The Road to Publication

There was a time in my childhood when my tongue was saddled with a speech impediment. Not an irreparable delay nor a lifelong concern, but a lip-twisting malady that likely made adults smile as my ‘R’s and ‘W’s came out with similar sounds. For a boy whose middle named started with a ‘W’ and whose last name started with a ‘R’, it did not seem like a funny condition. My dad, whose own double-‘R’d name also gave him fits as a child, later told me that he had endured the same problem growing up. “There was a time as an emcee of an elementary school program,” he once said, “when I started the event by saying, ‘ “Pawents and fwiends, we gweet you.’ ”

He turned the once-embarrassing story into a humorous yarn since his southern speech is now smooth as buttermilk. For most of my adult life, I’ve also moved passed the temporary speech delay. Still, both the long ‘I’s of a muted southern accent and the misplaced ‘W’s of yesteryear tend to creep back into my speech when I’m tired or excited.

Such was the situation I found myself in this past month, when (both tired and excited) I answered a question at a local book signing. Several friends and family members came to support Blood Money, wishing me well and buying some books. When one colleague asked about the road to publication, I found myself excitedly responding that, “this had been a busy writing week in the Wussell house.”

The delivery notwithstanding, there is truth in those words. For the past year, my road to publication has been long and winding but rarely busy. A publication path more backroads than Autoban, which suits me just fine. One year ago this week, I pulled out of the gravel driveway of my rough drafts, steering past the potholes and weeds of abandoned manuscripts, and onto a road paved by my publisher. I knew from the signed contract that this road would lead to three books published in two years, but the road that spooled out in front of me appeared only wide enough for one book at a time. For most of the last year, the one-book road has kept me busy enough. Since one manuscript was already polished and ready for the fast-lane, I had left it in the garage while I worked on the other two novels.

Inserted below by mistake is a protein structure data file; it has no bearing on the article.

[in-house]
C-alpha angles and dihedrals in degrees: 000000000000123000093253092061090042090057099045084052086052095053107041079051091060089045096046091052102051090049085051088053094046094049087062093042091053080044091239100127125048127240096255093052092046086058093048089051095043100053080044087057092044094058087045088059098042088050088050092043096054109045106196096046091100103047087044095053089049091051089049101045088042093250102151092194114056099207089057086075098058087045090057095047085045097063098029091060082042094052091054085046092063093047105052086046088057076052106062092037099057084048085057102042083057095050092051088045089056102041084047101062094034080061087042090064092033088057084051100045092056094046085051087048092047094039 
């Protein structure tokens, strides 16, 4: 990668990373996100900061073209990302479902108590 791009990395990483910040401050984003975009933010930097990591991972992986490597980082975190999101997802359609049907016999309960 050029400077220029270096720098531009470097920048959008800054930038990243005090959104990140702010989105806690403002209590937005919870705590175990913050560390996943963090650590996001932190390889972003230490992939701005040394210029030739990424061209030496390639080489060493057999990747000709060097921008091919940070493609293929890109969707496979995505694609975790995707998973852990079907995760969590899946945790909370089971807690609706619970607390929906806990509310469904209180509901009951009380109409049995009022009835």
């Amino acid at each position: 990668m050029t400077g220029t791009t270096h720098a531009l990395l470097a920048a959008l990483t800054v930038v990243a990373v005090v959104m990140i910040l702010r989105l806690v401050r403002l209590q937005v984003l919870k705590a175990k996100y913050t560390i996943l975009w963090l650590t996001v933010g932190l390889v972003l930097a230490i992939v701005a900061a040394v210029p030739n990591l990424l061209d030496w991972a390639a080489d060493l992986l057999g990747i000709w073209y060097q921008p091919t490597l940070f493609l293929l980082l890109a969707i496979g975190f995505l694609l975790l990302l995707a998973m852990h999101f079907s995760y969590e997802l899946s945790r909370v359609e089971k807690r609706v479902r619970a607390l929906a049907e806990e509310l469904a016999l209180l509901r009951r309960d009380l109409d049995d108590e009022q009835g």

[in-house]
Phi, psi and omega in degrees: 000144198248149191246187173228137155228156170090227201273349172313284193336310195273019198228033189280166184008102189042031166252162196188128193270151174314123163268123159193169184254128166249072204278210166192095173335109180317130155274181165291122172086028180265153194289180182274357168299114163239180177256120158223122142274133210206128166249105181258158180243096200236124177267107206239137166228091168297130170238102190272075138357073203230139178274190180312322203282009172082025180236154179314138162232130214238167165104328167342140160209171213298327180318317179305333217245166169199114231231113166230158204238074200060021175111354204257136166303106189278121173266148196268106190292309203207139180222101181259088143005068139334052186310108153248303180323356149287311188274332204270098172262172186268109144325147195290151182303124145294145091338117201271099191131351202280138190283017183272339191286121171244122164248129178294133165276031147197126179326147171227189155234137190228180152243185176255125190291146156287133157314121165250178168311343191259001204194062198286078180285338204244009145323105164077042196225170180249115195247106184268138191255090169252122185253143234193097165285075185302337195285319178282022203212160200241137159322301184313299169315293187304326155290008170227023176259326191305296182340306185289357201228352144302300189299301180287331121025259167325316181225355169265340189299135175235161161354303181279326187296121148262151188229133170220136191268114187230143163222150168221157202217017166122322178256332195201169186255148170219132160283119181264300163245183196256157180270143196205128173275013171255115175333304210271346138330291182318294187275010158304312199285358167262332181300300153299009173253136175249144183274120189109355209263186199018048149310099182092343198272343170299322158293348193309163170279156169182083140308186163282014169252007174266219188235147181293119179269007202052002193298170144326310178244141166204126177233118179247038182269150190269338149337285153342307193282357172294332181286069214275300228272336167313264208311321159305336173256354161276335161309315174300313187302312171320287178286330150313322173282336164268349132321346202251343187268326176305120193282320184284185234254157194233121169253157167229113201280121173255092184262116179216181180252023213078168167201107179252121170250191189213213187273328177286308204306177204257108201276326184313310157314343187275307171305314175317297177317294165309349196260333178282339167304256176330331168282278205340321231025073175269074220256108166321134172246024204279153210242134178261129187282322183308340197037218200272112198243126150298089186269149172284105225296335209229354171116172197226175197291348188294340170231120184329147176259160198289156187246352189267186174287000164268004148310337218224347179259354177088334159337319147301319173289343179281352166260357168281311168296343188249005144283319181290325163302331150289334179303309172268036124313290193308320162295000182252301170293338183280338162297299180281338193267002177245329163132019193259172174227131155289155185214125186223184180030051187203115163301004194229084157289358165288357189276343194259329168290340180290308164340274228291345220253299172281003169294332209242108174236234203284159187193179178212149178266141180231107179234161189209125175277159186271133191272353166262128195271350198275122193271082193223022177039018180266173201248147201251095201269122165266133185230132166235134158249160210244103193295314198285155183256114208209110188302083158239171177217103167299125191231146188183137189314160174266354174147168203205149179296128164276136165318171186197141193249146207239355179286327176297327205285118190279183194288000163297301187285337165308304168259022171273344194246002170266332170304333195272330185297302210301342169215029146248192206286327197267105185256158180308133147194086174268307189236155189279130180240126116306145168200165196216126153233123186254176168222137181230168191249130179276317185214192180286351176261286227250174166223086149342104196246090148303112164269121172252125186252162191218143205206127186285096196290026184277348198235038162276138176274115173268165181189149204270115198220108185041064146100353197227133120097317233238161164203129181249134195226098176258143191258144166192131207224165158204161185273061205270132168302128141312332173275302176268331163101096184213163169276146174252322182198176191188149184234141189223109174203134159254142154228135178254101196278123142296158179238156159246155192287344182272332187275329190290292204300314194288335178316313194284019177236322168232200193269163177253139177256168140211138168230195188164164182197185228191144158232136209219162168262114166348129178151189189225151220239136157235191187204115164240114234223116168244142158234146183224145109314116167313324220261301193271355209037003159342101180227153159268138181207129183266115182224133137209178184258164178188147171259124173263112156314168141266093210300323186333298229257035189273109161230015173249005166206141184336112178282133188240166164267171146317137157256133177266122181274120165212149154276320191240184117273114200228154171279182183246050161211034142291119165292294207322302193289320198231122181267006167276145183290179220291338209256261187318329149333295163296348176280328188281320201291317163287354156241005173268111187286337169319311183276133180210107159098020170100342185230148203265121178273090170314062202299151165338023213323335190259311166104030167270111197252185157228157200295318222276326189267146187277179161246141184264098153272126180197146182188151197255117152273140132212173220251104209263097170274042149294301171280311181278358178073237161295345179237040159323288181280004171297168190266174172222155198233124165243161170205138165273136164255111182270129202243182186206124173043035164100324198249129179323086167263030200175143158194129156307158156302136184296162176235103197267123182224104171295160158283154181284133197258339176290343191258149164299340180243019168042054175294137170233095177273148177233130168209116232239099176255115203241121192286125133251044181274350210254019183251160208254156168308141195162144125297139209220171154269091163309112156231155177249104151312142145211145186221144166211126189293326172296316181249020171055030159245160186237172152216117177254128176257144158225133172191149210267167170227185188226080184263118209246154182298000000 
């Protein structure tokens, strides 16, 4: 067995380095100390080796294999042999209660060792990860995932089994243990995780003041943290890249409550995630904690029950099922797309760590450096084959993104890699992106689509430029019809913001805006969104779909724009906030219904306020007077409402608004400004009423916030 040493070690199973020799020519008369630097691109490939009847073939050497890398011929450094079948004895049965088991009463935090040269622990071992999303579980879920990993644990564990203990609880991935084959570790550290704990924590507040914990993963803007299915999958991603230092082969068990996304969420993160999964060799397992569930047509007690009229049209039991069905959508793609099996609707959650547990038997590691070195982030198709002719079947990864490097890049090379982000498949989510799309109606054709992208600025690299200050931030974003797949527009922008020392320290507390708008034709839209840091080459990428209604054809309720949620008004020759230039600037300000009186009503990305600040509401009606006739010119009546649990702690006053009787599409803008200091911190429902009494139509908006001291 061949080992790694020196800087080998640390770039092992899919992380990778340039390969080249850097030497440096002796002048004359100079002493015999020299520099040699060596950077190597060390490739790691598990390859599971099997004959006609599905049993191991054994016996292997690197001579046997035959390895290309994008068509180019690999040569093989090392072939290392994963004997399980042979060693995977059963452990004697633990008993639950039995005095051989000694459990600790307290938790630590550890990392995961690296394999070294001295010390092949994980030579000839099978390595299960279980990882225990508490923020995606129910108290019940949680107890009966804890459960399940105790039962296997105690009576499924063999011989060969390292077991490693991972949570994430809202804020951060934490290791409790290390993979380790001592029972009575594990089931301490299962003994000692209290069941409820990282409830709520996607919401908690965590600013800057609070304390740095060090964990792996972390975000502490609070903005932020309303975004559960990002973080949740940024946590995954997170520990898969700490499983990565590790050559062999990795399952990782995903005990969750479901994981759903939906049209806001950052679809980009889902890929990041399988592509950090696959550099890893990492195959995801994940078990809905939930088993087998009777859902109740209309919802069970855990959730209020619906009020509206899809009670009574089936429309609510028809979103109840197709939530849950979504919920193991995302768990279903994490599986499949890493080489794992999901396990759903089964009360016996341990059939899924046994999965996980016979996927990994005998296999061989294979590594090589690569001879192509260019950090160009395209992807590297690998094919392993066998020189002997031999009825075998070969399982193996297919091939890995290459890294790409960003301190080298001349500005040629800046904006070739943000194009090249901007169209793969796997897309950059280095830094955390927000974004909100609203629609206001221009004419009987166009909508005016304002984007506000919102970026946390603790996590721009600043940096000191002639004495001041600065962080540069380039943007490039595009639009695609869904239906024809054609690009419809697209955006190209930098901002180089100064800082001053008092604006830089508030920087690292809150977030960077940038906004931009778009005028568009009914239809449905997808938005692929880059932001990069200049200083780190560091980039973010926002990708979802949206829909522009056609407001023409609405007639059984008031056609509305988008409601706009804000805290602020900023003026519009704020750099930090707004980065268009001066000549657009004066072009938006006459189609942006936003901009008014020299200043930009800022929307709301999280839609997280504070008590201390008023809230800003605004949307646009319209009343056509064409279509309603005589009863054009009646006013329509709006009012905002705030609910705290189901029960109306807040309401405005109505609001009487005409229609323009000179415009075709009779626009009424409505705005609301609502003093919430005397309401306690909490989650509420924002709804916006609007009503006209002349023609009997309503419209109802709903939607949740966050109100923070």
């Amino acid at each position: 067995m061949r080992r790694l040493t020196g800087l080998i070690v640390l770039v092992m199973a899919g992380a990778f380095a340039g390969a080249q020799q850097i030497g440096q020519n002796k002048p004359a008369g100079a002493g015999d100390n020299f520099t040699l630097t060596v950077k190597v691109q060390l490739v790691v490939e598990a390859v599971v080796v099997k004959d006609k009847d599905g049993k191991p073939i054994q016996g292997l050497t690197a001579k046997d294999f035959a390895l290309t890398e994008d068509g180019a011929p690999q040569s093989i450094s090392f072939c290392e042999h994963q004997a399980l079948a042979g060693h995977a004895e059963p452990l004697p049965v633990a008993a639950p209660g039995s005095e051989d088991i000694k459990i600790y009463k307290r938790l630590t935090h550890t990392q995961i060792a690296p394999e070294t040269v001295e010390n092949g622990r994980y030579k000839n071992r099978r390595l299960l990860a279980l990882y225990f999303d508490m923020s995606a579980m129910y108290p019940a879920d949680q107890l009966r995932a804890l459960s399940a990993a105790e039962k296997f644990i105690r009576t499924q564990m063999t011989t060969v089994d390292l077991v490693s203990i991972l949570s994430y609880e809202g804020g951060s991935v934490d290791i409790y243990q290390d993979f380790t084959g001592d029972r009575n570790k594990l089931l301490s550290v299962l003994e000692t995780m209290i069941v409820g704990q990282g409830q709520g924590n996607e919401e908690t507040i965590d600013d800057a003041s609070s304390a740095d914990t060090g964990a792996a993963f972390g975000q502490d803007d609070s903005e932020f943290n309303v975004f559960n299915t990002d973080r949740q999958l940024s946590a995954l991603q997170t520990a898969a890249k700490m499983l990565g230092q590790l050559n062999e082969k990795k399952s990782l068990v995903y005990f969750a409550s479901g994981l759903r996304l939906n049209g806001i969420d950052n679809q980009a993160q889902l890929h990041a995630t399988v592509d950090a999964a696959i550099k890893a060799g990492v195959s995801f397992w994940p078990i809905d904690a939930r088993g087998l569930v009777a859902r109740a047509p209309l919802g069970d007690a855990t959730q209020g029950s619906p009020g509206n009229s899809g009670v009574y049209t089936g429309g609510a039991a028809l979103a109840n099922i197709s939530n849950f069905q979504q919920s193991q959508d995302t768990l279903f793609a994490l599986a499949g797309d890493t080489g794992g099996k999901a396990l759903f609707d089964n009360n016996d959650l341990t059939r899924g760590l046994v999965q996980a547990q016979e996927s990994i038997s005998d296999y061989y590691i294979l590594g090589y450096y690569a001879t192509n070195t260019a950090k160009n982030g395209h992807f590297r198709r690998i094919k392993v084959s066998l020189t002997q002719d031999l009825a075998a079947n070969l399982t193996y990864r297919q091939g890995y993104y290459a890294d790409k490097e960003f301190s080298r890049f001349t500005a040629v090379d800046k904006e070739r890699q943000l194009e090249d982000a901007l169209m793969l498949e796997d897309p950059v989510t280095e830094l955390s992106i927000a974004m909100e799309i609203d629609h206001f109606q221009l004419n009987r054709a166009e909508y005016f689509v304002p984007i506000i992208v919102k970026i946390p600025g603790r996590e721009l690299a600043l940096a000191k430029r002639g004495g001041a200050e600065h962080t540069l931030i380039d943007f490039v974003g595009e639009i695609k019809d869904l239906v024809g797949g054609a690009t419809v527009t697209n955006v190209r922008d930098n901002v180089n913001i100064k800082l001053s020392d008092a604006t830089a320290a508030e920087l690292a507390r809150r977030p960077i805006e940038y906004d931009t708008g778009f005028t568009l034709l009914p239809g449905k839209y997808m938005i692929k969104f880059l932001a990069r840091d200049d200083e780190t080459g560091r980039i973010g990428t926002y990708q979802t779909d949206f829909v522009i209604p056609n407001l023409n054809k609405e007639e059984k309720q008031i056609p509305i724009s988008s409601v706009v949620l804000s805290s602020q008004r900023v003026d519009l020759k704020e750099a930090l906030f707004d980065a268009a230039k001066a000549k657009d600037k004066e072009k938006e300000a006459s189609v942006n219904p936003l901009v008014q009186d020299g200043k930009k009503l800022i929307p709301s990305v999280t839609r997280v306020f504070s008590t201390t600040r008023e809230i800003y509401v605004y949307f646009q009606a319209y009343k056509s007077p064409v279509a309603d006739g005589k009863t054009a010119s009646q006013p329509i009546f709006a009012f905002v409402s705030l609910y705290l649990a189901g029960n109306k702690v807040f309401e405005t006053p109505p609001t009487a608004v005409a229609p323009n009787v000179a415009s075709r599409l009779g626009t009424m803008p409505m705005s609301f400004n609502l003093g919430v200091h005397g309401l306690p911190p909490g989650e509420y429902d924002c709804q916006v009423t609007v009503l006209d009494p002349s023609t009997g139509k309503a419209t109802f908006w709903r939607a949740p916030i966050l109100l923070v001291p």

As soon as Blood Money was readied for release and placed on cruise control, I turned my attention to the jalopy draft that would become the final installment in the Mackie McKay series. For the first three months of this year, I had re-imagined, then re-typed, the once-faltering manuscript. I adjusted plot points and re-blocked scenes. I erased some characters and exhumed others. Perhaps the most fun, though, was considering what Mackie would have been doing twenty years ago in a world without internet and smart phones. All of that took place at a Sunday afternoon pace. The last week of April, however, the peaceful road became crowded again.

With a generous invitation for a signing at Books-A-Million, Blood Money drove a lap of recognition during an afternoon event. I also pulled from the garage the polished Command and Control for a test-drive and raffled off two advanced reader copies of the manuscript. And in a characteristic flare of over-scheduling and bad timing, I had a self-imposed deadline to finish my draft of book 3—Control Group—for May 1. Why someone would pull onto the interstate with a go-cart is a question worthy of consideration, but by doing so now, I had hoped to soup-up the engine and buff the chrome in time for a February 2015 release. (That the Control Group manuscript became lost in the mail between my house and the editor’s only added to the frenzy).

To be sure, these are good problems for a writer to have. However, it took deliberate concentration to pull off a week of literary polygamy without crossing the plot lines or confusing the characters. By the time I reached the book signing, my colleague from work seemed to understand what I was saying, tangled words and all: it had been one cwazy writing week.